Among the most common victims in Guinea-Bissau are cows and other livestock, which stumble across mines while grazing in fields. Blacken says as long as the explosive is good, the mine will stay active for decades, growing more fragile over time.

Blacken says it is difficult but fulfilling work.

“There is a lot of satisfaction in what we're doing, for them as well as for me. The satisfaction is every time you take a mine out of the ground, there's a threat gone to somebody's life,” he said.

It's not many NGOs that can say they've been put out of business after accomplishing their mandate, and Blacken says he is very proud of what he and his team have done.

You May Like

Taiwan President Sounds Warning on Future of China Ties

Current Taiwan government has eased once dangerously tough relations with Beijing since 2008, but next year’s presidential election could change that course More

US Presidential Candidates Woo Hispanic Voters

Republican presidential candidate Donald Trump and Democrat Hillary Clinton reached out to Hispanic voters this past week in a bid to boost their voter support More

Video In 'He Named Me Malala,' Guggenheim Finds Normal in Extraordinary

Documentary is a close-up and personal view of young woman who has become of global symbol of courage and inspiration More

This forum has been closed.
There are no comments in this forum. Be first and add one

Featured Videos

Your JavaScript is turned off or you have an old version of Adobe's Flash Player. Get the latest Flash player.
House Republicans in Chaos as Speaker Favorite Withdrawsi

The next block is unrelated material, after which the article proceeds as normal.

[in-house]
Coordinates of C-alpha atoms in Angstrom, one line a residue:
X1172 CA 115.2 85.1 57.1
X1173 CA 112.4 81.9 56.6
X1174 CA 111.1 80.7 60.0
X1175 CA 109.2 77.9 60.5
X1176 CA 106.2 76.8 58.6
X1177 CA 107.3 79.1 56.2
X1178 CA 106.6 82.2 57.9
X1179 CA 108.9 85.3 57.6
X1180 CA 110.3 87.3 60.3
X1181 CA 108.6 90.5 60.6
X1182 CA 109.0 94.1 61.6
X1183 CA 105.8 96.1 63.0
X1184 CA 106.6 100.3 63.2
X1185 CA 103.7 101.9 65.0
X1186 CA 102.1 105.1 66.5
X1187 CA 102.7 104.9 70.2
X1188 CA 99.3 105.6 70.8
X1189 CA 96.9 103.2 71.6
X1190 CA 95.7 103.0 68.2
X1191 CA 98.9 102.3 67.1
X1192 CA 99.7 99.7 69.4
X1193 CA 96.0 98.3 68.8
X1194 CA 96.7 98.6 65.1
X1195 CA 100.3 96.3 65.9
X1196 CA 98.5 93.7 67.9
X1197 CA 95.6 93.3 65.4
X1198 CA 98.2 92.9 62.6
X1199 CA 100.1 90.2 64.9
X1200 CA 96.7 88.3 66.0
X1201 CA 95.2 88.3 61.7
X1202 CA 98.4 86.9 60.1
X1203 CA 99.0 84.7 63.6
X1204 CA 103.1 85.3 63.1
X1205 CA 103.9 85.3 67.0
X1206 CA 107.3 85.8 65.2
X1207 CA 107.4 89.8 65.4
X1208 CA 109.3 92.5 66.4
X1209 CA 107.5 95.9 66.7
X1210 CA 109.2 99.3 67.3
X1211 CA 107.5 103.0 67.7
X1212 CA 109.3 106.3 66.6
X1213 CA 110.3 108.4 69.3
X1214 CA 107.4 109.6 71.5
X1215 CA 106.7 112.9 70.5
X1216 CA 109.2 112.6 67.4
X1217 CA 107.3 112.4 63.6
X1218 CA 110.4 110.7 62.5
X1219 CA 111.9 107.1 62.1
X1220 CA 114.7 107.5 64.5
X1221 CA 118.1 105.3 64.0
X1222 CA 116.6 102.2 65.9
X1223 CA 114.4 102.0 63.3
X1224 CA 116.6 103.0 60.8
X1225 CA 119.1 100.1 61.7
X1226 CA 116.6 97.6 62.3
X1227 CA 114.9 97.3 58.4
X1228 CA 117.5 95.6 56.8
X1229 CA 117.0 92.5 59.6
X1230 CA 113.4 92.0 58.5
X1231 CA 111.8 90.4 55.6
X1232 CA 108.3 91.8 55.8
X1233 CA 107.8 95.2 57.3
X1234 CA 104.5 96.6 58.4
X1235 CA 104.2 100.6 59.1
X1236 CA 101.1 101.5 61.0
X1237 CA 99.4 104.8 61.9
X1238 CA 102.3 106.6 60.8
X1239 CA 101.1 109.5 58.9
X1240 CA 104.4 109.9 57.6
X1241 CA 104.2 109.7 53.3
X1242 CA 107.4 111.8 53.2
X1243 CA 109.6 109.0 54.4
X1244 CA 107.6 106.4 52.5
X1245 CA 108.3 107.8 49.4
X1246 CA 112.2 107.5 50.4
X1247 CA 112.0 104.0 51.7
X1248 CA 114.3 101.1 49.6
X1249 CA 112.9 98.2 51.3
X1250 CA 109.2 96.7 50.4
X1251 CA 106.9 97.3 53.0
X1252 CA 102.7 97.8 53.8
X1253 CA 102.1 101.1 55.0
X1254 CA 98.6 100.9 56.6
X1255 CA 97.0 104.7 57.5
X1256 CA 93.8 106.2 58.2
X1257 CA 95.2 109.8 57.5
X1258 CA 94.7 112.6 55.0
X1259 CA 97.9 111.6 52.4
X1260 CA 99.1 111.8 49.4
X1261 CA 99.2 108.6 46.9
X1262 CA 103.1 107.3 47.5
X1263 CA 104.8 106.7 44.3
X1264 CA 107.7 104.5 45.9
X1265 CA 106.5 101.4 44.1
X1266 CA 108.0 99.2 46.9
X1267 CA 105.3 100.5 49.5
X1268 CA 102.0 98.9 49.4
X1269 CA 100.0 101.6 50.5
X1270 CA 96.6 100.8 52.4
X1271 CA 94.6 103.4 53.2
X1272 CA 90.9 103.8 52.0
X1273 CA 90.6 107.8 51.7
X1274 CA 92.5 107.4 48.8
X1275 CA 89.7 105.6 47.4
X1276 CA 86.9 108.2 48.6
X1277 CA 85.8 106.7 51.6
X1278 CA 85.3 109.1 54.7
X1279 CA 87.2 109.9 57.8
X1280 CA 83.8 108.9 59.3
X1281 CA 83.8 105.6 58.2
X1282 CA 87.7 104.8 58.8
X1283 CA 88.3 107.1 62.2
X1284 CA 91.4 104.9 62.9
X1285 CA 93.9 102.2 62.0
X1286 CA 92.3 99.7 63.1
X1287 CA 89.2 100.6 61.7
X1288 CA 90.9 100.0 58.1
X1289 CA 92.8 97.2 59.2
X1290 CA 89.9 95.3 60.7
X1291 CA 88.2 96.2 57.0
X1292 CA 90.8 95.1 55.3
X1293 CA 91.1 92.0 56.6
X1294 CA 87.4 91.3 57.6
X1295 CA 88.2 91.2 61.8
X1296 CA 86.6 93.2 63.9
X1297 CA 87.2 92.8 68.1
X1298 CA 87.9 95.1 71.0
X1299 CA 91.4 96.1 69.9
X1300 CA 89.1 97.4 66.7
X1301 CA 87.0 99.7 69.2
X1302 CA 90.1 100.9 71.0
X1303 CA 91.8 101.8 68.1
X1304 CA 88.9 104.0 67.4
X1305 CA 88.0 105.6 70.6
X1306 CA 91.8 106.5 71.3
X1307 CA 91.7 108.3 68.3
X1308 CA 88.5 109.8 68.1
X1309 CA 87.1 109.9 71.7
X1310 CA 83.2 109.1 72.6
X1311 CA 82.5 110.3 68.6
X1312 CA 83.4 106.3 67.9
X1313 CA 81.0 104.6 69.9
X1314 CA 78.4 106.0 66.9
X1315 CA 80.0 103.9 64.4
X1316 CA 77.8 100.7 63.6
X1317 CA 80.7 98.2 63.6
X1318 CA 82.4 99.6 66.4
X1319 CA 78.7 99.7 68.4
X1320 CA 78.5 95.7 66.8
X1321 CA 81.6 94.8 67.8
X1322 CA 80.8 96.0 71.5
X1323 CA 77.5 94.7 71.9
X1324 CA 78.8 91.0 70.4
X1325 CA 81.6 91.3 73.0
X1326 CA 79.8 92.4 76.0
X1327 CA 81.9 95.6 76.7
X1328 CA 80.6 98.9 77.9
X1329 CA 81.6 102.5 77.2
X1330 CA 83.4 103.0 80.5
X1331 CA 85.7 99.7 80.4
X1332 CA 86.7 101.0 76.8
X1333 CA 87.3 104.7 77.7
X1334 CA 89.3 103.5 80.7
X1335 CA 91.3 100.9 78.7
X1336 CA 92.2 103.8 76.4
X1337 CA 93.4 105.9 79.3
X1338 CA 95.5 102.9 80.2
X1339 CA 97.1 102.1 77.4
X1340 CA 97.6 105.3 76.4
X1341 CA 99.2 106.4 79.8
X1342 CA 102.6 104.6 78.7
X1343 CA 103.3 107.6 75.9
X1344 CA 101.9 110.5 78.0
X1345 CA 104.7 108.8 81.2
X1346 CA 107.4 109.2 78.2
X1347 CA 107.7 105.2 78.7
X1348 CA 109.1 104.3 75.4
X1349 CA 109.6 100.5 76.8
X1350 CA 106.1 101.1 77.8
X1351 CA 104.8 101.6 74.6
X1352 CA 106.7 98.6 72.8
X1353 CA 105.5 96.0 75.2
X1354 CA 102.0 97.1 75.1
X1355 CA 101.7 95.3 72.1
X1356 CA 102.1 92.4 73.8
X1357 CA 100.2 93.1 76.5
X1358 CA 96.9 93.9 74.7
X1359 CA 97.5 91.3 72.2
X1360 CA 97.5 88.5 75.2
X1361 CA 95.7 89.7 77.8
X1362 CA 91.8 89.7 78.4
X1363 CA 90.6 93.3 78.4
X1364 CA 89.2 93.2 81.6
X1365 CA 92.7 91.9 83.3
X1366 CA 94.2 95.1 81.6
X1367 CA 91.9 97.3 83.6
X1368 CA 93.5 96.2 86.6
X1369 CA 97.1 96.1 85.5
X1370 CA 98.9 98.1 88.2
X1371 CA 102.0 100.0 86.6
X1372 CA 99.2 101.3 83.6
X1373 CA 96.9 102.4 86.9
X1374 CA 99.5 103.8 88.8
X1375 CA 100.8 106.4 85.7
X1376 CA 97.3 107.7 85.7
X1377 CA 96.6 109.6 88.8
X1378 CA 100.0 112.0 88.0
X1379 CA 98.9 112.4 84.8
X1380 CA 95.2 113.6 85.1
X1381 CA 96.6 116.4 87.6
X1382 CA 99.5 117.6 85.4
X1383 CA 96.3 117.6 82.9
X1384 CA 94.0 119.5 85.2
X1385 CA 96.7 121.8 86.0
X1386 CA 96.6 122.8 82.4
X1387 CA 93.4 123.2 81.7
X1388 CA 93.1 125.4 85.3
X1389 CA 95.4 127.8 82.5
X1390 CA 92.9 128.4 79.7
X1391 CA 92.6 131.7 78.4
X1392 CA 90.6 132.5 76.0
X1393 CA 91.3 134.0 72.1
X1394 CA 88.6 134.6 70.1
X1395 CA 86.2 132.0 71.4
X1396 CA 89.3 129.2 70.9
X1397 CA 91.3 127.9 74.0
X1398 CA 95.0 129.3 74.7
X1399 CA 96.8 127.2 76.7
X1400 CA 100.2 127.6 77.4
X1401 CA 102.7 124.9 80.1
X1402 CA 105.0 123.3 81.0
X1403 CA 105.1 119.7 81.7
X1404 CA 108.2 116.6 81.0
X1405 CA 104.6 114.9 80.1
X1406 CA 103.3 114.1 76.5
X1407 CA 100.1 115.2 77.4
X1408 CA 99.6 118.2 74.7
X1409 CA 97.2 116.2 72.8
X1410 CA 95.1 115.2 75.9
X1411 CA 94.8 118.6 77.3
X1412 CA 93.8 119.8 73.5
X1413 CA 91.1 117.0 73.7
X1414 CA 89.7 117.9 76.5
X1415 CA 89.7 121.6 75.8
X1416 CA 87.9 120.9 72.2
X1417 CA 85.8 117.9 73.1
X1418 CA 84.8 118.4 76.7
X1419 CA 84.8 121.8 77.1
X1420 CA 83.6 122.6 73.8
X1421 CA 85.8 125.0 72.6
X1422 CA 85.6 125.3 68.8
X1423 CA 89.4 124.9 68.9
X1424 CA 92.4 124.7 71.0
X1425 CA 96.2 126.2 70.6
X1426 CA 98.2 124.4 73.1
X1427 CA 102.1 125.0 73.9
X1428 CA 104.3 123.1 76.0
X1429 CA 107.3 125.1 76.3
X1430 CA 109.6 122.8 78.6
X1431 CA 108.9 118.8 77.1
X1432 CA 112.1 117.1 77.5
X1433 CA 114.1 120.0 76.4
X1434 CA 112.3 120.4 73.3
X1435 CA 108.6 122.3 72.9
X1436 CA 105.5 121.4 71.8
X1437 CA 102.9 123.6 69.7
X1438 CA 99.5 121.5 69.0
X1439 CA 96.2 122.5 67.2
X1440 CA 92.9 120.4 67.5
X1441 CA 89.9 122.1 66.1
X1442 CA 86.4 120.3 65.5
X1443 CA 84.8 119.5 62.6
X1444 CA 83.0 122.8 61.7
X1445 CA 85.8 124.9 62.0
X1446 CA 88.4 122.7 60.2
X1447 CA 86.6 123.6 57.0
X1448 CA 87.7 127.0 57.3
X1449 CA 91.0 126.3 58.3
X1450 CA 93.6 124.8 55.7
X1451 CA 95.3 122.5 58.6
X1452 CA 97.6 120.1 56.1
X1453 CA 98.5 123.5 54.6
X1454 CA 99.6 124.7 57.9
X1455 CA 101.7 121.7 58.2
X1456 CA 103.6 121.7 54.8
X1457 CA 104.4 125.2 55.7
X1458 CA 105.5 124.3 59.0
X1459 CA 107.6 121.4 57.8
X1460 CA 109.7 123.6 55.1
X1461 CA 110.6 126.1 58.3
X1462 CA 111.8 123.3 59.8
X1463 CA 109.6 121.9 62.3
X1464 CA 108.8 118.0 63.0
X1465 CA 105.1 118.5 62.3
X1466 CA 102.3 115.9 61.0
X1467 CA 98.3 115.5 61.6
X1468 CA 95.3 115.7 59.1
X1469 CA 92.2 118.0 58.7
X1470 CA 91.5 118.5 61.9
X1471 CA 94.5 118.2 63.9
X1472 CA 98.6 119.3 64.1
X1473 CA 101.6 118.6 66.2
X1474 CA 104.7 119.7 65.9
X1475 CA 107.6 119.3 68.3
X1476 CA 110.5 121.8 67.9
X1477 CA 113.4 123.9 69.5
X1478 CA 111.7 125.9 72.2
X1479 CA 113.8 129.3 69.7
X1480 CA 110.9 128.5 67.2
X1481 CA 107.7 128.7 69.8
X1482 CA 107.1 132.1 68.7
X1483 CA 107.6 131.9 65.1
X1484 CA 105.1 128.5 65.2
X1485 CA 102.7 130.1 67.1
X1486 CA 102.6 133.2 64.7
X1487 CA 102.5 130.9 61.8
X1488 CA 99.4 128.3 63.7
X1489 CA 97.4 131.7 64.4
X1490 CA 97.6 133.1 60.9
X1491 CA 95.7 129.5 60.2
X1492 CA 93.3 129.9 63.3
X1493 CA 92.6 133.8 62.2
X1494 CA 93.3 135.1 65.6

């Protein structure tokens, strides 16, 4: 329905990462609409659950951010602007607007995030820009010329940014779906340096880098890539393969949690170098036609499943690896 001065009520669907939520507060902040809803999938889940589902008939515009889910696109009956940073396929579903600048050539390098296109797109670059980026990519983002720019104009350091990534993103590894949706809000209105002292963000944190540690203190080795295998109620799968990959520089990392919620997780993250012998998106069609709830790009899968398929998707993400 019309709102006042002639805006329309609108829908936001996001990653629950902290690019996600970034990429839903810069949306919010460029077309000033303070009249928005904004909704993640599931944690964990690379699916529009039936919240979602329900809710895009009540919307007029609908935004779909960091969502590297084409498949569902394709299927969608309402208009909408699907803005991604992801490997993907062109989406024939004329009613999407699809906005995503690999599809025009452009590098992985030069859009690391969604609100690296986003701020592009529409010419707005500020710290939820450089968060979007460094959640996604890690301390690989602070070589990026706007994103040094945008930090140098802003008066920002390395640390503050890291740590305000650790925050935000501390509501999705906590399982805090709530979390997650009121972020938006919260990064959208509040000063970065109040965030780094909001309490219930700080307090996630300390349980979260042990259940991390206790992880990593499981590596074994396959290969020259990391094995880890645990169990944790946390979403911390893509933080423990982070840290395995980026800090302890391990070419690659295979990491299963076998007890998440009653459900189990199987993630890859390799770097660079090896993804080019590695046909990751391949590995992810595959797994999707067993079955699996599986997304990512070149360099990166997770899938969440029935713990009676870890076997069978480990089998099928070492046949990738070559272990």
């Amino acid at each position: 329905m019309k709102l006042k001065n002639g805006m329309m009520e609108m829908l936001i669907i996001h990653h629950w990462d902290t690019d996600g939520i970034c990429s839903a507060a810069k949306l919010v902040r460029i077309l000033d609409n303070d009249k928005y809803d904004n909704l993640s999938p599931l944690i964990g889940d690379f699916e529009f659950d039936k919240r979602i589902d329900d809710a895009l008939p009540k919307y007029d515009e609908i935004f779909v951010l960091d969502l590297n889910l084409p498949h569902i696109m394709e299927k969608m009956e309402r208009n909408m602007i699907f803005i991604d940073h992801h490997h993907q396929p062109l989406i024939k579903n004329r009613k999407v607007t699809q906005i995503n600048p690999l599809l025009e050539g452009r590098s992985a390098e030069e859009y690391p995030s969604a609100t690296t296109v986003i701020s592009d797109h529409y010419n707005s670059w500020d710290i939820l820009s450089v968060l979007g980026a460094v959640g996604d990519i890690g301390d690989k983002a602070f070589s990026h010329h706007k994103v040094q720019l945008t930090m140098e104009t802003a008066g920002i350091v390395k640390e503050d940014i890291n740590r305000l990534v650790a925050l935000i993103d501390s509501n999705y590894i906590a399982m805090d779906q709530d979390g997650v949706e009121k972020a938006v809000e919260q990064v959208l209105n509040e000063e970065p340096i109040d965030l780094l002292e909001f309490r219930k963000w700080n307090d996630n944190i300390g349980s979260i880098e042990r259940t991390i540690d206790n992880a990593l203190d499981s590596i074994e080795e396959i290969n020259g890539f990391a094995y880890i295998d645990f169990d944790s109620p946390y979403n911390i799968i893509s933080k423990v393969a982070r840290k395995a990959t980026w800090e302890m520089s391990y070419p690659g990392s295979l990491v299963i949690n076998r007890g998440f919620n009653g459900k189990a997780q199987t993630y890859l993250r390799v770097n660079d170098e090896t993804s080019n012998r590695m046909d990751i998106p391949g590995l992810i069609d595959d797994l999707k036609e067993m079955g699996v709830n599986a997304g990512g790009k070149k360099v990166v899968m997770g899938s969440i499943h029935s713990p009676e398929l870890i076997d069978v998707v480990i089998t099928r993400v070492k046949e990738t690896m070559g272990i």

Jim Malone
October 09, 2015 12:32 AM
The Republican widely expected to become the next speaker of the House of Representatives shocked his colleagues Thursday by announcing he was withdrawing his candidacy. The decision by Majority Leader Kevin McCarthy means the race to succeed retiring Speaker John Boehner is now wide open. VOA National Correspondent Jim Malone reports.

Video House Republicans in Chaos as Speaker Favorite Withdraws

The Republican widely expected to become the next speaker of the House of Representatives shocked his colleagues Thursday by announcing he was withdrawing his candidacy. The decision by Majority Leader Kevin McCarthy means the race to succeed retiring Speaker John Boehner is now wide open. VOA National Correspondent Jim Malone reports.

Video German, US Officials Investigate Volkswagen

German officials have taken steps to restore some of the reputation their car industry has lost after a recent Volkswagen diesel emissions scandal. Authorities have searched Volkswagen headquarters and other locations in an effort to identify the culprits in the creation of software that helps cheat on emission tests. Meanwhile, a group of lawmakers in Washington held a hearing to get to the bottom of the cheating strategy that was first discovered in the United States. Zlatica Hoke reports.

Video Why Are Gun Laws So Hard for Congress to Tackle?

Since taking office, President Barack Obama has spoken out or issued statements about 15 mass shootings. The most recent shooting, in which 10 people were killed at a community college, sparked outrage over the nation's gun laws. But changing those laws isn't as easy as many think. VOA's Carolyn Presutti reports.

Video Hungary Criticized for Handling of Refugees